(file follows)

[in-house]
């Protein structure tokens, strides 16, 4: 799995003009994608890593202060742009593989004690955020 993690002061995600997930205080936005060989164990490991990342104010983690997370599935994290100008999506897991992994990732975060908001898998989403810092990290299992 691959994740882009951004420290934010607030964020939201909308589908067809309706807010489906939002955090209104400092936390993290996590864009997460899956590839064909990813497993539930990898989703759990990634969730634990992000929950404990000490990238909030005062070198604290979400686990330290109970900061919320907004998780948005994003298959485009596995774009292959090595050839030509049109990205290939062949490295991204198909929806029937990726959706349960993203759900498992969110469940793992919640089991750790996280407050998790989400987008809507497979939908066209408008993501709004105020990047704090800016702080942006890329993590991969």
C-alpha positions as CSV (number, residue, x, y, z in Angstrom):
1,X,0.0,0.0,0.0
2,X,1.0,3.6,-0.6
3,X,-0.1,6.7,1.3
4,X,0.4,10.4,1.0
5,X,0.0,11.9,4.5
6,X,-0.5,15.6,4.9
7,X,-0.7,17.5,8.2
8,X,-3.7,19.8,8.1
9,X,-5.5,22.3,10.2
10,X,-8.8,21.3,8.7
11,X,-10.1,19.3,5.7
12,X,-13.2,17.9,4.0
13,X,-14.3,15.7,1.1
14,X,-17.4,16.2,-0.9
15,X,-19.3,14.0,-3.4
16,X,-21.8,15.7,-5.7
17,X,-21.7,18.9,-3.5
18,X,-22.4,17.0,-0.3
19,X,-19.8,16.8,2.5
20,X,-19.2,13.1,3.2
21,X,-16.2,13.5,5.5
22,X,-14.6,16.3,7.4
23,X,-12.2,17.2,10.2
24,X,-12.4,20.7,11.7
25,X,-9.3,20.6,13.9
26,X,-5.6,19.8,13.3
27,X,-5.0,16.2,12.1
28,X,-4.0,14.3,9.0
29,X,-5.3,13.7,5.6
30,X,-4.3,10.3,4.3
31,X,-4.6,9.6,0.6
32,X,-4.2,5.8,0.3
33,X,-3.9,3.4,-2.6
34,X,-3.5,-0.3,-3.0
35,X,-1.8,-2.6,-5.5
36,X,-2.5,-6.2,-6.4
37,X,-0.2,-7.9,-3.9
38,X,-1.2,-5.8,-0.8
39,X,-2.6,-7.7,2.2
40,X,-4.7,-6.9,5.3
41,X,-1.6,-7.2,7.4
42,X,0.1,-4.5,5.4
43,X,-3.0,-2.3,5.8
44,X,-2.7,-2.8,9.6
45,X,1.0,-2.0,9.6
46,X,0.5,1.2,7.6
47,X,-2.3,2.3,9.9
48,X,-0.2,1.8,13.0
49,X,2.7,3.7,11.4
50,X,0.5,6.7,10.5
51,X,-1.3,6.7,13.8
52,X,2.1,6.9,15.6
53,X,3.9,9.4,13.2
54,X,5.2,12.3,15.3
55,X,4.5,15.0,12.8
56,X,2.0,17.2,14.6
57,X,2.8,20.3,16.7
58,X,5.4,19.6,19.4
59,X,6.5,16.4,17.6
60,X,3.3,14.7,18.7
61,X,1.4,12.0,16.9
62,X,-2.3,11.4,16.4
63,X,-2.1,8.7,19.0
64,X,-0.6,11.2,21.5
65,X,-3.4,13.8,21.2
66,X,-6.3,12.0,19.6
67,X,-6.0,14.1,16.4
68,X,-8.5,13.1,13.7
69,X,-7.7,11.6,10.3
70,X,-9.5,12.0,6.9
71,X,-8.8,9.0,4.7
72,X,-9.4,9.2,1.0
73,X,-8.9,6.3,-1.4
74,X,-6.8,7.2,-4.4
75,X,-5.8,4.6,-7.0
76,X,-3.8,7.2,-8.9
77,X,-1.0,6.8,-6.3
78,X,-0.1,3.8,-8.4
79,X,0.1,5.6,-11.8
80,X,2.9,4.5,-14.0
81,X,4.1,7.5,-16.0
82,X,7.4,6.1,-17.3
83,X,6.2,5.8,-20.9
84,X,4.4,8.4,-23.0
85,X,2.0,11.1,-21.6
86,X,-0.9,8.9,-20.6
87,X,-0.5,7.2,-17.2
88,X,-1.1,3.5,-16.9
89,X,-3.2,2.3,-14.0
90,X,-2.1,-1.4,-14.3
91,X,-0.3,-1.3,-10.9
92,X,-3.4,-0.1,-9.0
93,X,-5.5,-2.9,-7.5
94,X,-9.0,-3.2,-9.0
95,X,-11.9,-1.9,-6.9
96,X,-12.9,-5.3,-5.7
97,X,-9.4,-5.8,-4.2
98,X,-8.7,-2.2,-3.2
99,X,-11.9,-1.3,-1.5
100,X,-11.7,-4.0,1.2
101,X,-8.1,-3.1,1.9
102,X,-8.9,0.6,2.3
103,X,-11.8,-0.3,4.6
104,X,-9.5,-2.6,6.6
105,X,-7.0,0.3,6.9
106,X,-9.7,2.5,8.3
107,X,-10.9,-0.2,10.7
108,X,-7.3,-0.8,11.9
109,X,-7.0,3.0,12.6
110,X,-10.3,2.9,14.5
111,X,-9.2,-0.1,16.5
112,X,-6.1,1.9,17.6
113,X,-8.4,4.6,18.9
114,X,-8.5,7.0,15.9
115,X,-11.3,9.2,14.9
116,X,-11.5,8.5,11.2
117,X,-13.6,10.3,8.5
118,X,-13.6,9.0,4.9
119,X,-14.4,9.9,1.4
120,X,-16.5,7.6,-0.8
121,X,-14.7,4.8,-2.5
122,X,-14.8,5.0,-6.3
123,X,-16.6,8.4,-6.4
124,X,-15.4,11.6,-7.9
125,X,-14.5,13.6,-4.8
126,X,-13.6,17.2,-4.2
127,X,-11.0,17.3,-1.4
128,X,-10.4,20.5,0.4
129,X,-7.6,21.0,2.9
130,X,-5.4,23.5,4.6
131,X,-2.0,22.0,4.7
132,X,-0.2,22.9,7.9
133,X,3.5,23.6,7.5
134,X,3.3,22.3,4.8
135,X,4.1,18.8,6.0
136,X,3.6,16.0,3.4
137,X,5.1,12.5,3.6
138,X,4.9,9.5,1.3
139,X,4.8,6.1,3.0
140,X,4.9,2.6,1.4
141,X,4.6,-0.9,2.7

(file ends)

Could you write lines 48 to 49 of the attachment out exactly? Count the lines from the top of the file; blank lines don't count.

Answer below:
45,X,1.0,-2.0,9.6
46,X,0.5,1.2,7.6